Then I would go look to see how many links those inbound back...How many backlinks those pages had that were ranking. Then if it looked like those sites that were ranking in the top three were weak, but there's a lot of volume for the search term, I would go after those.
Bjork: I'm just going to go back here. For those that aren't familiar can you hit on two topics here? Number one, what is Panda and why is that important? Then number two, backlinks. Can you talk a little about that and how that's important and if that applies to YouTube videos as well?
Chris: Here's what's interesting. This is pretty interesting. Panda was...I'm trying to think, was it 2013 maybe? It was a big update to Google's search algorithm and knocked out a lot of content farms and a lot of websites that had been using this technique to get a lot of traffic through gaming the search engine rankings to a certain extent.
With Panda in 2013, a lot of the search engine optimization techniques that had worked up to that point didn't work anymore. In fact a lot of sites got knocked totally out, companies went out of business. It was a really bad deal.
On YouTube, for me it's still...I hate to go out in public and say this but YouTube seems to me...Their algorithm seems to be very similar to the pre Panda Google algorithm, if that makes any sense. It seems like the search algorithm in YouTube is a few years behind Google at all times.
What I was doing to rank pre Panda still pretty much works in YouTube as of the time we were recording this. It could change at any time.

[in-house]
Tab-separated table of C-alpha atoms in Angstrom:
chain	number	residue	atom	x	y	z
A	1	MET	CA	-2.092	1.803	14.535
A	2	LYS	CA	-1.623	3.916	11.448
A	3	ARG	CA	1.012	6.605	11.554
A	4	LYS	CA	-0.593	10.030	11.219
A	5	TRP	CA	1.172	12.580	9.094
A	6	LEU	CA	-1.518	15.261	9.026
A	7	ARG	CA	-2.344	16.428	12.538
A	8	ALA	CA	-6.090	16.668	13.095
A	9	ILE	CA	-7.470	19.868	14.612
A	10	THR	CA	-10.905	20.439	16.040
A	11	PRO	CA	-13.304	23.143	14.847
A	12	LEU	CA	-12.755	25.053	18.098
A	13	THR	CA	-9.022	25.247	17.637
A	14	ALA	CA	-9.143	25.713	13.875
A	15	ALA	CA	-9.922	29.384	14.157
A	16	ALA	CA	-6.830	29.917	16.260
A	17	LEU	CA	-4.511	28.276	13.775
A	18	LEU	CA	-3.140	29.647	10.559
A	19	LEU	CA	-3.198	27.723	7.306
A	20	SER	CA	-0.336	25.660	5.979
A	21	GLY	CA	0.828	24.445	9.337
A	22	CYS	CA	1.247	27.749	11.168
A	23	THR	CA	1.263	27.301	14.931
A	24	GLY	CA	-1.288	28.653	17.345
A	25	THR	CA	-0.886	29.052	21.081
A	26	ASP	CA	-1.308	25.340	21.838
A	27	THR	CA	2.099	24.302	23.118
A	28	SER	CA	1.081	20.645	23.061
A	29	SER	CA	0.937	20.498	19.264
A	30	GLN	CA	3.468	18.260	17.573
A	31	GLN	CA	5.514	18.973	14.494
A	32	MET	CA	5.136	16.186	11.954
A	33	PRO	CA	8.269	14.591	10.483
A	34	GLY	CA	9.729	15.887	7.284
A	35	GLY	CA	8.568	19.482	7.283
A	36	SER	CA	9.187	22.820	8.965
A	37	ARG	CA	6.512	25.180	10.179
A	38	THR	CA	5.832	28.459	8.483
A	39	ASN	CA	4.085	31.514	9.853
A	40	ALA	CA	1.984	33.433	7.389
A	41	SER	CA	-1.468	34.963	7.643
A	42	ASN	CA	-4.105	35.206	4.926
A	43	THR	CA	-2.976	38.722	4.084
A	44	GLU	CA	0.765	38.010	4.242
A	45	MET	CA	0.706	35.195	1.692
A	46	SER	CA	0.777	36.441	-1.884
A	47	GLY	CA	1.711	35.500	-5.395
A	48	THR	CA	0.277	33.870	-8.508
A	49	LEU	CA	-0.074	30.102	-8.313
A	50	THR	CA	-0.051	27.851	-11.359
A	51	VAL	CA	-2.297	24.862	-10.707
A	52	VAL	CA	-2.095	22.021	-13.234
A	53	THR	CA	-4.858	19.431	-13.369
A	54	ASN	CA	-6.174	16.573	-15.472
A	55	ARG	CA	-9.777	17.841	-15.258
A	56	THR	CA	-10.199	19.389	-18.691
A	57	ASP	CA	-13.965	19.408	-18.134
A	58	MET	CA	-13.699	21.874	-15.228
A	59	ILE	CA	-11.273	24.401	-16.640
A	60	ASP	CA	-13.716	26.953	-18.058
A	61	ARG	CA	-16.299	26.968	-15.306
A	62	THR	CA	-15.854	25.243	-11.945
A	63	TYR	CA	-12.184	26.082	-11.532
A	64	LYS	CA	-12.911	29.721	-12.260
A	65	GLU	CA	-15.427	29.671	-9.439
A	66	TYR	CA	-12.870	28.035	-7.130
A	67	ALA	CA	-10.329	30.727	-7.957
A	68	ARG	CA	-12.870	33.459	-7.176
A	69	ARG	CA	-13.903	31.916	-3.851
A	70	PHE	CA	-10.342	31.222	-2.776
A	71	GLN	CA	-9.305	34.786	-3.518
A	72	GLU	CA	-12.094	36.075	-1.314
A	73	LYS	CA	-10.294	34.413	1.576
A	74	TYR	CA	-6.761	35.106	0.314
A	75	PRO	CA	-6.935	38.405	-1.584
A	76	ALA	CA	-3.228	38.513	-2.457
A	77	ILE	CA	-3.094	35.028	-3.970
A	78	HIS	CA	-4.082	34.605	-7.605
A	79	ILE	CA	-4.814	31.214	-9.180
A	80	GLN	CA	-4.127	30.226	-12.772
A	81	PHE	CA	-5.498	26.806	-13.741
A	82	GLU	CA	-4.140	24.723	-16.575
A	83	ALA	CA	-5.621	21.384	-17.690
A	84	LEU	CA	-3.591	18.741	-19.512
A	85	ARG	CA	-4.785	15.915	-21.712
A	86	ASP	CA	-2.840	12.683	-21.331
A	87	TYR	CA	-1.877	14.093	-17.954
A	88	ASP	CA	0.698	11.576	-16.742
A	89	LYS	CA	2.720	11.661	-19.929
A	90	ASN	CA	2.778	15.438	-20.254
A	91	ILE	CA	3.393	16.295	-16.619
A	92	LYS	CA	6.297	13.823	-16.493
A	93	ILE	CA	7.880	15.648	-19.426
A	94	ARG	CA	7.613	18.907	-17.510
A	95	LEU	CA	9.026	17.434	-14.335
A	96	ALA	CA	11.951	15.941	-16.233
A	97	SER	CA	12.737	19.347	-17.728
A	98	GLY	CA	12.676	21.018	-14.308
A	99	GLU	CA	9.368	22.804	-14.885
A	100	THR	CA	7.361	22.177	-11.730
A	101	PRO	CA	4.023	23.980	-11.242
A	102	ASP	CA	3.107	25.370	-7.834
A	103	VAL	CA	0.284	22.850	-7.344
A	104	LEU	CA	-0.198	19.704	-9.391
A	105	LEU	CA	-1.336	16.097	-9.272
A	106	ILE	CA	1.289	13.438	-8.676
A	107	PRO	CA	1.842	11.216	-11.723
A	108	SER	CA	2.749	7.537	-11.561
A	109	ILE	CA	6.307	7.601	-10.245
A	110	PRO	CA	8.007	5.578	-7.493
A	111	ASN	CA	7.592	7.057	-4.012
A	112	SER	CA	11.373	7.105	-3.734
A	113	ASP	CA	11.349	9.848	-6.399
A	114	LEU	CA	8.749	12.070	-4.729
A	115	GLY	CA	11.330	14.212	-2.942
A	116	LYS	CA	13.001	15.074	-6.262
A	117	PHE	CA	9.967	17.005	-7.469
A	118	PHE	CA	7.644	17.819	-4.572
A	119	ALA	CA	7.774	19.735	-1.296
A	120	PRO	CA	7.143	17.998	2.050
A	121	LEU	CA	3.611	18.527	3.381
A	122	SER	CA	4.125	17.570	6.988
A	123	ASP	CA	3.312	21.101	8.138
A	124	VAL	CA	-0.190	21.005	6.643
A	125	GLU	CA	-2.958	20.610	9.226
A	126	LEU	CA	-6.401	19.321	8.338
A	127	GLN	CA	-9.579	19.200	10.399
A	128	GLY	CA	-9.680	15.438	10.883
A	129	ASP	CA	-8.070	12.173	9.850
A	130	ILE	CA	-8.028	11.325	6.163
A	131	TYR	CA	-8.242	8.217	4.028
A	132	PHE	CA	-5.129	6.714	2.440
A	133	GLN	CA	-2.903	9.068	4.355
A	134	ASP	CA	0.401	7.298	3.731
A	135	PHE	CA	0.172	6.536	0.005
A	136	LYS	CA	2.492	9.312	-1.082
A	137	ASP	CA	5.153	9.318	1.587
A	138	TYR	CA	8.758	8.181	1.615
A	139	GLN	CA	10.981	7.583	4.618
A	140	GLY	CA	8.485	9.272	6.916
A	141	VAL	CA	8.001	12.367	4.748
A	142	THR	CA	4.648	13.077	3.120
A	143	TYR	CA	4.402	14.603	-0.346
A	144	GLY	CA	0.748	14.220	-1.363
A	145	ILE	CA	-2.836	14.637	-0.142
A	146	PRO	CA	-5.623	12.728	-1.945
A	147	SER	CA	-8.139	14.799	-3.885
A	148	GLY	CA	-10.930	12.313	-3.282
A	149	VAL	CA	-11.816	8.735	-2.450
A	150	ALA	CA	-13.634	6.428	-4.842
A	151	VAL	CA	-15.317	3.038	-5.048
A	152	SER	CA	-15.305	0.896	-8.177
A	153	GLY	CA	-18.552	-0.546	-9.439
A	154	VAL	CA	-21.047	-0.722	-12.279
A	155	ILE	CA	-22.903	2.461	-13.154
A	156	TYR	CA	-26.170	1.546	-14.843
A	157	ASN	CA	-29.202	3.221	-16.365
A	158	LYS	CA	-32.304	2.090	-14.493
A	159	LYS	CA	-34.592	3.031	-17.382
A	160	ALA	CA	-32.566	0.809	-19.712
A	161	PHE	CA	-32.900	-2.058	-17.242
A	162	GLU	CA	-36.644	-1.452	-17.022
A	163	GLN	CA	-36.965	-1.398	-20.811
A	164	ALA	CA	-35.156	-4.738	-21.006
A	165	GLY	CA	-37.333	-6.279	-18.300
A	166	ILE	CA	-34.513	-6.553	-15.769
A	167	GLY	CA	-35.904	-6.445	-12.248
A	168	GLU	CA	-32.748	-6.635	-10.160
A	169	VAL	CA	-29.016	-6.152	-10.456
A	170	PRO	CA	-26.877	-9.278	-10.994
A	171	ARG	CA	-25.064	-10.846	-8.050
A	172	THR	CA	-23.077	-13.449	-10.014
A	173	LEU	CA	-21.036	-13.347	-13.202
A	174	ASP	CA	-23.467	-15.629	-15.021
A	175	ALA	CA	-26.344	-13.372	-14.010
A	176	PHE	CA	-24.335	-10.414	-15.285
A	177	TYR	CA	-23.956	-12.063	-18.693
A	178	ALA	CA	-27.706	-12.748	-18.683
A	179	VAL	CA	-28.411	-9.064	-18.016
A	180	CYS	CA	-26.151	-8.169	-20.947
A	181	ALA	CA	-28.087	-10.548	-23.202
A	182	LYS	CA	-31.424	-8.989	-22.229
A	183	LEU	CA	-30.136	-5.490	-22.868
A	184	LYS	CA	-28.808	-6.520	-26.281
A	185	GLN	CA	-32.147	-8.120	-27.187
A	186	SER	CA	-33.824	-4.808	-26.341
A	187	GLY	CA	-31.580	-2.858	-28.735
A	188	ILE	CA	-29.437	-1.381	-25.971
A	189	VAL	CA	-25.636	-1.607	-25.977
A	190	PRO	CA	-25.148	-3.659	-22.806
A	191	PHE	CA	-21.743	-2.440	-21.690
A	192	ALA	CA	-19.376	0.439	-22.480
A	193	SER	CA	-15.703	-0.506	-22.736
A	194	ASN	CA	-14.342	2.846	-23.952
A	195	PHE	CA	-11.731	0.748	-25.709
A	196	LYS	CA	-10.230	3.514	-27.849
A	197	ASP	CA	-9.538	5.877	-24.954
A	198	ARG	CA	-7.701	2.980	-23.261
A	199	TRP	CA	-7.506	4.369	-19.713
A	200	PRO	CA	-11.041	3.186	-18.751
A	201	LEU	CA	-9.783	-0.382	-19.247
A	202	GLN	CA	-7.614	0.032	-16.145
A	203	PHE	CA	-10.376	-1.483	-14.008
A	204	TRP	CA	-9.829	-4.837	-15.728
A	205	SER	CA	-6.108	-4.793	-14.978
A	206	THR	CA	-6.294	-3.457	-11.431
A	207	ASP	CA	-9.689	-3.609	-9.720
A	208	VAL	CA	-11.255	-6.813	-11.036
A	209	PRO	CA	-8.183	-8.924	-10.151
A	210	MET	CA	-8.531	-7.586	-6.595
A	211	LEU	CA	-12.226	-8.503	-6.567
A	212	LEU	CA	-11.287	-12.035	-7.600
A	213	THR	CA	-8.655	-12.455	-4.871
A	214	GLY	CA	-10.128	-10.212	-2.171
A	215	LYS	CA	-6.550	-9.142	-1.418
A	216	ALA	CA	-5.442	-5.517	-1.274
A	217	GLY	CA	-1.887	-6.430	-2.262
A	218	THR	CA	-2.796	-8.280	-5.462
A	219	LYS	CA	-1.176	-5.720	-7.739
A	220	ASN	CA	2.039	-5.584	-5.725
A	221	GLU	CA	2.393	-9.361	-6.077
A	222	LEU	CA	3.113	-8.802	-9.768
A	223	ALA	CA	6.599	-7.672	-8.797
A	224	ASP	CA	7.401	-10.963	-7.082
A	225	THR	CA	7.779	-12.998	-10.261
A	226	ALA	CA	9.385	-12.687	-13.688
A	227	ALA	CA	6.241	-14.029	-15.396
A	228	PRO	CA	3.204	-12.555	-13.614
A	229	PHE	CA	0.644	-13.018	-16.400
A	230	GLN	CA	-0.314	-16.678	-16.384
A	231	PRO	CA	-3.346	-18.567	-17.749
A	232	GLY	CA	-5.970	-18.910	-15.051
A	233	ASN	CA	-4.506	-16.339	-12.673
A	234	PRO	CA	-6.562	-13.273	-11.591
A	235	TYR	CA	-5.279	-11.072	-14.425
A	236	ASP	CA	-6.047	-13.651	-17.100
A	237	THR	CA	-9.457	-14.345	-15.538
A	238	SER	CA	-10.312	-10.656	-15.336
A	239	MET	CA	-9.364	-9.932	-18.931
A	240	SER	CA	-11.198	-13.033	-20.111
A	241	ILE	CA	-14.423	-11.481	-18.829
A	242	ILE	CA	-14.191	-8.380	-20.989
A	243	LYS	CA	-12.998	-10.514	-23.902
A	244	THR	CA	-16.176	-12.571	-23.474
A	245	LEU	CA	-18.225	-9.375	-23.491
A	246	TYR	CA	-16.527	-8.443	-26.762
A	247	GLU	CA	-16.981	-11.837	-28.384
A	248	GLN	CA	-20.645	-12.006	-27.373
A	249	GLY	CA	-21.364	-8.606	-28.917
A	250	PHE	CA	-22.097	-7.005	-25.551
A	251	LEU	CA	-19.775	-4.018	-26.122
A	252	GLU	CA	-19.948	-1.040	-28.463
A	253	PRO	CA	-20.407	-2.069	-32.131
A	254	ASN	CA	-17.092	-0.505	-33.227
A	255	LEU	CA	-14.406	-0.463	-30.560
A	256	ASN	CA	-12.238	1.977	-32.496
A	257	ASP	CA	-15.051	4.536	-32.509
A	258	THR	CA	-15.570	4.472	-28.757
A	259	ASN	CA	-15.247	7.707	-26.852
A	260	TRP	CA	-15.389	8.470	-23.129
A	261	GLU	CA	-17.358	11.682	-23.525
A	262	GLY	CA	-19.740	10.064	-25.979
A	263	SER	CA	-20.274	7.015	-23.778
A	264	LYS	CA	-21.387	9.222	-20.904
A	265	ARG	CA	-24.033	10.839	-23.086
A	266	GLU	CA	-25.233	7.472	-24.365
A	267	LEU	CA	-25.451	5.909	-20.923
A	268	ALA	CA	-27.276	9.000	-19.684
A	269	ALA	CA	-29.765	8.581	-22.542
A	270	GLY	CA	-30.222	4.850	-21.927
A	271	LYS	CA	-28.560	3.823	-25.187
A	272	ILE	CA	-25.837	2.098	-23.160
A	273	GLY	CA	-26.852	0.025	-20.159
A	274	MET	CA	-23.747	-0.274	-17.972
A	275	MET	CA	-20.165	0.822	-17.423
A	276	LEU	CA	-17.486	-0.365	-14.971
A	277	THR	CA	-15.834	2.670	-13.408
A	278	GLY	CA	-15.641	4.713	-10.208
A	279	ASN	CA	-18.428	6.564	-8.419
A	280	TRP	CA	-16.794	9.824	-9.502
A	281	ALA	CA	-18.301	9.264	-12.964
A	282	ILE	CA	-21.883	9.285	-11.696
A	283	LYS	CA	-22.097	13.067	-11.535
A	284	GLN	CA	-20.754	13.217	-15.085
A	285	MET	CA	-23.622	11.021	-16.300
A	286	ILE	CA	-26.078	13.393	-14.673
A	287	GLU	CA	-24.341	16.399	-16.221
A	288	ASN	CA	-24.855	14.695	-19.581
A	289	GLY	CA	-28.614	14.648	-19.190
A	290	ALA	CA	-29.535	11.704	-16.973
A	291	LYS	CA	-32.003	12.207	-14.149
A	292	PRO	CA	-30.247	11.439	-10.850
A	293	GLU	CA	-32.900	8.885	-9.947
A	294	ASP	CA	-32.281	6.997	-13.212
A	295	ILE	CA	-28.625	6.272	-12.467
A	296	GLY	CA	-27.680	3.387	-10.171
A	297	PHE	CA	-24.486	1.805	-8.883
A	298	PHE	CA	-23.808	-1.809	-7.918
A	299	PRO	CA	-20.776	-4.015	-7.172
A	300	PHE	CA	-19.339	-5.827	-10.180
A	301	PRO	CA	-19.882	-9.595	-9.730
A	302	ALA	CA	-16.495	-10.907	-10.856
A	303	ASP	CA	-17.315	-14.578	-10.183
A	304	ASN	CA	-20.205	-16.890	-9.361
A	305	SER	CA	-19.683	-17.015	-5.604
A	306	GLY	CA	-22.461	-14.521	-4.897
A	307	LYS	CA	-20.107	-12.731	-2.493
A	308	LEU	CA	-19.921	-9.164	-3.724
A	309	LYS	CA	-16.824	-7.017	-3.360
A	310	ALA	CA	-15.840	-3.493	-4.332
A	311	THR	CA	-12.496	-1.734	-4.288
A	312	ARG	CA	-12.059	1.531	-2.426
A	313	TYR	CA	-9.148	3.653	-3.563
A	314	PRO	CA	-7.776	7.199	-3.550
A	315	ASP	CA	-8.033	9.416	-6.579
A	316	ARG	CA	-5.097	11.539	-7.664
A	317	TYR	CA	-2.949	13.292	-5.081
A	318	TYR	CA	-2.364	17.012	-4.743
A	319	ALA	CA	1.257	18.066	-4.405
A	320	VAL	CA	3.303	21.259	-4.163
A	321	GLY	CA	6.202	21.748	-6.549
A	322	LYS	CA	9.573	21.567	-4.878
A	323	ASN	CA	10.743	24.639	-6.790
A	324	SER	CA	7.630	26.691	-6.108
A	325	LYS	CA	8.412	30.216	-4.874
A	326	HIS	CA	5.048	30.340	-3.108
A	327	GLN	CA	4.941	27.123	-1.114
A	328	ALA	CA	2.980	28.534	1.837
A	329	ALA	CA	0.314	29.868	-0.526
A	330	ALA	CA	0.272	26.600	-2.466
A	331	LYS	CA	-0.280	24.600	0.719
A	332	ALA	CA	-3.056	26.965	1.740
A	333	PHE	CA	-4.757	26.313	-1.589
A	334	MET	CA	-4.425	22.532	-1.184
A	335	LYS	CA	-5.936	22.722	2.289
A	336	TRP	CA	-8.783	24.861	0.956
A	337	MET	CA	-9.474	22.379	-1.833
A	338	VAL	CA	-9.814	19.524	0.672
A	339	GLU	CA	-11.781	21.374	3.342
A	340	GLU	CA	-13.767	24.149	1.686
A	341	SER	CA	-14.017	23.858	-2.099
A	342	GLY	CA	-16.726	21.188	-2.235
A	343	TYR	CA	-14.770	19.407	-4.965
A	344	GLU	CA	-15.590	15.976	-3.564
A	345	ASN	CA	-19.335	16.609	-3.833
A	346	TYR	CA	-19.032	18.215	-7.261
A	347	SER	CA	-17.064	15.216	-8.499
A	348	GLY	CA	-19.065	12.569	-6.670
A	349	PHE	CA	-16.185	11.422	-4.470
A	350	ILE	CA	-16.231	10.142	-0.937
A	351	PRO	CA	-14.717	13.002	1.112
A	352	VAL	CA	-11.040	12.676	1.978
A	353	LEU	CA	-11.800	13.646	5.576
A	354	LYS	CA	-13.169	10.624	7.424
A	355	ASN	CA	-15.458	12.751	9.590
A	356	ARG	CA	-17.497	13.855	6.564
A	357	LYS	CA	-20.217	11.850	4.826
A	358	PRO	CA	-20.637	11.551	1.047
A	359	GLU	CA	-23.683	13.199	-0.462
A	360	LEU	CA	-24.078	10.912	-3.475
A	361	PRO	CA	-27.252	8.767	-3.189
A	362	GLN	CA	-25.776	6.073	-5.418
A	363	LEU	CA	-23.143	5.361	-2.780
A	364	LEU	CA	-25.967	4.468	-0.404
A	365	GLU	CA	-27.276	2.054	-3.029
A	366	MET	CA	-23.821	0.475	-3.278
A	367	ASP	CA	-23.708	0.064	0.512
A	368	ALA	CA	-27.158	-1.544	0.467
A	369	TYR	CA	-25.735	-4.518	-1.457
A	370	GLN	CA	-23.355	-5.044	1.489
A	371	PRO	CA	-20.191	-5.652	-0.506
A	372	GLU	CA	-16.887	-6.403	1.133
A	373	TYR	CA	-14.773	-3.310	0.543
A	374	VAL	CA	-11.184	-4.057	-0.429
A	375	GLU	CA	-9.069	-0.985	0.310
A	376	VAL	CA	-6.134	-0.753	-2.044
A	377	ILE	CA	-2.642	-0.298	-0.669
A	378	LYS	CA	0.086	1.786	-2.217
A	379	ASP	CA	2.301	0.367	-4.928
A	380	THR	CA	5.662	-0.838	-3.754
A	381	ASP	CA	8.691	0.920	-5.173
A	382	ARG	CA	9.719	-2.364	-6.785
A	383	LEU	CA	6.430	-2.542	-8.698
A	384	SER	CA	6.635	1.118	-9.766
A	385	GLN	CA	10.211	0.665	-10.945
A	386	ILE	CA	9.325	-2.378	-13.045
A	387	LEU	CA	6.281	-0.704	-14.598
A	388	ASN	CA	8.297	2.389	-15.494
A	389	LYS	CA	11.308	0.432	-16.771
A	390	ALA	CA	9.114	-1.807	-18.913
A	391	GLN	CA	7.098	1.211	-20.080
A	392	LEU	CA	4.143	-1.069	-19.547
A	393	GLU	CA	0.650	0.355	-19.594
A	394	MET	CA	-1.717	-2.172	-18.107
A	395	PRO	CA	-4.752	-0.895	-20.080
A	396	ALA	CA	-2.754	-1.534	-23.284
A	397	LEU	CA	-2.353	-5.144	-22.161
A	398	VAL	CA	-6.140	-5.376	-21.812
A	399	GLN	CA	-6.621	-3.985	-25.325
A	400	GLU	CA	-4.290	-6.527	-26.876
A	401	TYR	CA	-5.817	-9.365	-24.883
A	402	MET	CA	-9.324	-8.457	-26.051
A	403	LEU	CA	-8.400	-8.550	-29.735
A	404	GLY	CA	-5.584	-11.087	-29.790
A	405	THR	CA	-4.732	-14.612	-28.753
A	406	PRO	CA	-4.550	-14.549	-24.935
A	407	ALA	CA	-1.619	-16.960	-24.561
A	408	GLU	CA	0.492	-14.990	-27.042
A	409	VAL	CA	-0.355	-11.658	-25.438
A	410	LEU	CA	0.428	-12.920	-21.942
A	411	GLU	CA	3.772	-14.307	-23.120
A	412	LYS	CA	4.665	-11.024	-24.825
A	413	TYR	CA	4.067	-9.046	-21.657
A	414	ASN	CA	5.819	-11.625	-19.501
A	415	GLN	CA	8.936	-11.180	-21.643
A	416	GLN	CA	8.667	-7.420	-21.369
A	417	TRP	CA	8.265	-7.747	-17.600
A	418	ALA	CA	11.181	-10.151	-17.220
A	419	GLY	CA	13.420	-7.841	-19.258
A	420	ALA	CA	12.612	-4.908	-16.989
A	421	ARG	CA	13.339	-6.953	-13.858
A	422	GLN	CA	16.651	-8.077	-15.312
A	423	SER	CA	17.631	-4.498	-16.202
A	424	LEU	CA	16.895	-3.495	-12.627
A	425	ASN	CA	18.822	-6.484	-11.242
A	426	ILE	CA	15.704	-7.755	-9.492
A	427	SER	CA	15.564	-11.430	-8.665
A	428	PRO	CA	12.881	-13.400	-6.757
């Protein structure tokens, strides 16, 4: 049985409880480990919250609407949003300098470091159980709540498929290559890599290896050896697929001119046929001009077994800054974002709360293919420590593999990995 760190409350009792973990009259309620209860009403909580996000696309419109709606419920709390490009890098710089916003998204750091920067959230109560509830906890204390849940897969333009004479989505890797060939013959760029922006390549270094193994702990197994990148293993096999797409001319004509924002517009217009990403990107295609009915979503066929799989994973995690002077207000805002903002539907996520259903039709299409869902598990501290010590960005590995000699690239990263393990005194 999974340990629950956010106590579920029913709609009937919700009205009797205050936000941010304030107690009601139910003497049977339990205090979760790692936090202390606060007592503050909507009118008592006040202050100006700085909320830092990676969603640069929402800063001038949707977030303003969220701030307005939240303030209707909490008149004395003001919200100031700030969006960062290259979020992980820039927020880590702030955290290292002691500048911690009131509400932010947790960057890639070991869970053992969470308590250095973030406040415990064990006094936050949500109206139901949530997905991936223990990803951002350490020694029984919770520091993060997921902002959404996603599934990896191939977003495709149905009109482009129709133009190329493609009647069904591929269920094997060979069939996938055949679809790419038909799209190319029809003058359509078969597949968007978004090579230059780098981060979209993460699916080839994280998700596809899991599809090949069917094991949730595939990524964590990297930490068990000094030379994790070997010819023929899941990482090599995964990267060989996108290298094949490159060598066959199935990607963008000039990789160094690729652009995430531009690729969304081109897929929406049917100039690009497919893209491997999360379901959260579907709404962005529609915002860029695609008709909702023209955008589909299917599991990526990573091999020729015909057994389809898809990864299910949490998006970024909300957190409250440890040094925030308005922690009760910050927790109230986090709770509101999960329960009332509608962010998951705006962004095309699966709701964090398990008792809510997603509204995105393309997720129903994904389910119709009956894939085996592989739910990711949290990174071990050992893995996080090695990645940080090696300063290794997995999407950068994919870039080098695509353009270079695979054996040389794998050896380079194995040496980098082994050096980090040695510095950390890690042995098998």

Backlinks are links that point into your site or to your page or to your video, so the more sites...Say the "Huffington Post" links to one of our videos, that's a backlink. The more of those that you have, the better your videos tend to rank in YouTube.
Bjork: We're going to go back to the beginning story. You wrapped up on some of the other projects you had. You had started these more traditional jobs. A lot more traditional than what you're doing now. That was January of 2010. Is that right? Is that when the first video for Hilah Cooking launched?
Bjork: Tell me about that first video. What was that like?
Hilah: What was it?
Chris: It was teaching essentials or something.
Hilah: Oh. Yeah.
Chris: Those first videos are really rough around the edges and...
Hilah: Real bad.
Chris: I was figuring out...Because we only had one camera. Traditionally you would shoot with two cameras to get a close up or you would make the food twice. You have one take that you do all your beauty shots and then you have one take that's all the talking and prepping but we were so...
Hilah: We couldn't afford that.
Chris: Yeah, we would only make each thing once so anytime when we wanted to get a close up we would stop the camera. I would walk in, get a close up then we would stop the camera. I would walk back and get our wide shot again and we would continue.
It was a really strange way but that was all that we had. That was all we could do at the time. Then also the computers were really slow so it took forever to edit. It's pretty rough around the edges, but I need to go back and watch.
Bjork: Yet nonetheless you continued to do it each time. Which I think is awesome, and I think it's so important for people to hear. Myself included because you get in the habit of thinking, "Oh I need this. I need the Canon 6D. It will auto focus and then it won't be out of focus. I need really good lighting so I'm going to save up until I can do that."